I love Friday’s. At the moment, after work there are a couple of hours of daylight, and I finished work early, and popped up to Gellibrand Hill for the evening.
Mostly to see if there where any sign of Brown Falcons and Kestrels.
There are really four distinct birdy areas on the hill, and I choose the one looking down over the paddocks to the airport. A Brown Falcon put in an appearance, and then a second one and they played in the sky just too far away for great shots.
I also heard the odd kid’s flute, cry of a Wedge-tail eagle. Its a funny noise from a great bird. It must have been behind the door when great calls were given out. Or too busy up on the “Bigger Wings” and “Claws” section of the production line. I grew up in the Mallee, and around the Long Paddock (technical term look it up) they could often be heard with the little wheezy whistle. I didn’t take too much notice of them in those days, had other boy things to grow up with.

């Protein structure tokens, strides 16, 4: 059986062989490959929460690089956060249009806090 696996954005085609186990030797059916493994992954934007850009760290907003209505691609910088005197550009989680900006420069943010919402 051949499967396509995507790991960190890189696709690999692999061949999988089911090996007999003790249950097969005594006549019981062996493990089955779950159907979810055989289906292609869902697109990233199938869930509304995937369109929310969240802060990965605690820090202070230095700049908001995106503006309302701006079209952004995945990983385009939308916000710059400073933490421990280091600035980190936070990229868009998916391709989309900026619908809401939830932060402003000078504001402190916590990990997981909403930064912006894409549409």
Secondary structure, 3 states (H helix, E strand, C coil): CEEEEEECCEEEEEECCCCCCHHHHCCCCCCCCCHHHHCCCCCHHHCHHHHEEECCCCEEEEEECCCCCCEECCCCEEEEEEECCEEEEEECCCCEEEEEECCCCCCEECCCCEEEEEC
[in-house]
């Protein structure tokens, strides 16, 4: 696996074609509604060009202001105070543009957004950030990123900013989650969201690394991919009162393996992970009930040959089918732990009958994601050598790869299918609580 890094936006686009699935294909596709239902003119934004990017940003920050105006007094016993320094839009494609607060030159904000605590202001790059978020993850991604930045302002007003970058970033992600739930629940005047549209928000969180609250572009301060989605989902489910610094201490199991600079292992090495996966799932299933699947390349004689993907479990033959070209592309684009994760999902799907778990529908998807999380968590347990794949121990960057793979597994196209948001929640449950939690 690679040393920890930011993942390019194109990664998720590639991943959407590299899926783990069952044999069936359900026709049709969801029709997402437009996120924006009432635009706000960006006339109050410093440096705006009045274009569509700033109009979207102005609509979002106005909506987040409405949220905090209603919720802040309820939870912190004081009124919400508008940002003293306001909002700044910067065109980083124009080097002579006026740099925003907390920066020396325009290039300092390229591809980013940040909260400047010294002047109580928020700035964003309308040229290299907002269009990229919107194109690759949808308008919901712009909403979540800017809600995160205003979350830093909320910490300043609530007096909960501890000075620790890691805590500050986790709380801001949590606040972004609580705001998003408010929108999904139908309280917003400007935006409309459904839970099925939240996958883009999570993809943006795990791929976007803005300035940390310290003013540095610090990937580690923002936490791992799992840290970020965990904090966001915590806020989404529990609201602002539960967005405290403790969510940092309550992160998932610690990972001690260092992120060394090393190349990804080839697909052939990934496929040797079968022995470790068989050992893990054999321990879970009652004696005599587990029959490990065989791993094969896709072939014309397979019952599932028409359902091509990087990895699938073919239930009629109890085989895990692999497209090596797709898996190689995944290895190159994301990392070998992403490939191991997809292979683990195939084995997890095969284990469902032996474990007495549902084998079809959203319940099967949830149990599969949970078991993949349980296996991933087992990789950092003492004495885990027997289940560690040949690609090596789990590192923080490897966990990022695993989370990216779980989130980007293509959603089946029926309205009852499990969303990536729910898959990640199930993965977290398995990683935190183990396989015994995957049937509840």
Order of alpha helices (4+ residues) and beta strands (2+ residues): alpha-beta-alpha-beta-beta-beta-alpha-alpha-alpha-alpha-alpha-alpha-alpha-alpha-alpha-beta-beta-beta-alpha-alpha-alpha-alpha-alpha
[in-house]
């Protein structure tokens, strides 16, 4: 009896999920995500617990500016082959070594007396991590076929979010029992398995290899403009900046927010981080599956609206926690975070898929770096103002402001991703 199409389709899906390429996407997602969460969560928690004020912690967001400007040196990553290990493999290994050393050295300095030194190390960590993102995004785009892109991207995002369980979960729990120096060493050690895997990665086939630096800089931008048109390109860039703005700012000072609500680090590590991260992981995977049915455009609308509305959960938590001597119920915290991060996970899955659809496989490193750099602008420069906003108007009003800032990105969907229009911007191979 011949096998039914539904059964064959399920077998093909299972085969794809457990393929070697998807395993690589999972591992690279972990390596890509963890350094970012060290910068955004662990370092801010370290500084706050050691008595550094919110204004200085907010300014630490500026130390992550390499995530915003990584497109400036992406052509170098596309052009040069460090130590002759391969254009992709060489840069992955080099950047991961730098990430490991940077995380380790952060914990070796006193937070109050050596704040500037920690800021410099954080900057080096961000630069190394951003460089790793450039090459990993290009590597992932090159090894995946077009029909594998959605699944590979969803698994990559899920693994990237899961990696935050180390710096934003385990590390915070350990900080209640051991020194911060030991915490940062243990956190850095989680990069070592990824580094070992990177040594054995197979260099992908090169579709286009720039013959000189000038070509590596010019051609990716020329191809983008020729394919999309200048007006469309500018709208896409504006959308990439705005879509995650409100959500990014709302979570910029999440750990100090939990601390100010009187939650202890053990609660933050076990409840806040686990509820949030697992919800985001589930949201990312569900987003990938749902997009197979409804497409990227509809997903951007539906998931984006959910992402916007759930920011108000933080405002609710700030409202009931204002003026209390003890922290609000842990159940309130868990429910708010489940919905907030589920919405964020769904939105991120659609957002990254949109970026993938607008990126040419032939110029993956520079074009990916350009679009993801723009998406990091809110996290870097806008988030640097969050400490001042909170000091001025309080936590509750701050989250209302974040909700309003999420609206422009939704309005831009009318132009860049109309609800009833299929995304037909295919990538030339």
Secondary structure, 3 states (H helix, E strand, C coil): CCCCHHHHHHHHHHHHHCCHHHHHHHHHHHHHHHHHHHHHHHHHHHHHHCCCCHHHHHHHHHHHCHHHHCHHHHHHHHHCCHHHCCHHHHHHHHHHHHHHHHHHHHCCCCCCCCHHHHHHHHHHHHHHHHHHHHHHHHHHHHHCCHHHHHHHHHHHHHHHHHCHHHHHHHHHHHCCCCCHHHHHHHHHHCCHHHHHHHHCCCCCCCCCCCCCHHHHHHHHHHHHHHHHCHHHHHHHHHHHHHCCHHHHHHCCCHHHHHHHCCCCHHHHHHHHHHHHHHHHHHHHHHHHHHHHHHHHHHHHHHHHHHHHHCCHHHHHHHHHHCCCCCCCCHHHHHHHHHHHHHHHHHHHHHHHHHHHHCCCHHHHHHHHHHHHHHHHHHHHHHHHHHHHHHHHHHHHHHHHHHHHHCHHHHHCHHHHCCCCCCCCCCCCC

Anyway my investigation turned up two birds sitting just a bit too far down the hill in the fenced off Bandicoot Hilton.
I had a 300 with a Kenko 1.4 TC on board. Mr An Onymous had been using on his D800, and it came back for a visit. As my Nikon TC1.4 is practically mated to the 500 for life, it was nice to try this out again. I bought it when I was using the old style 300 F4 AF Lens. It was a bit slow to focus, but once locked on it was great. But for inflight, it left a bit to be desired and I took the AF-S on a trade at Camera Exchange. Anyway. Just a bit too far down the paddock for great, but close enough for interesting.
Also had a half hour with a Pallid Cuckoo pair hunting on the old fence line. Why don’t they just take that part of the fence out now. There are no Bandicoots in that part, and I could get easy access down along the paddocks of interest. Or. Visitors could roam down along the open paddocks and enjoy the different atmosphere the open fields offer. (there spoken just like marketing person). If there is a job available to pull it down, I’ll volunteer.
And to top it off a lovely sunset with a big orange ball on the horizon, and two friendly Kookaburras to share it with. They were gracious enough to share their nest location with me, and while the sunset wasn’t behind them, I left with their merry laughter ringing in my ears.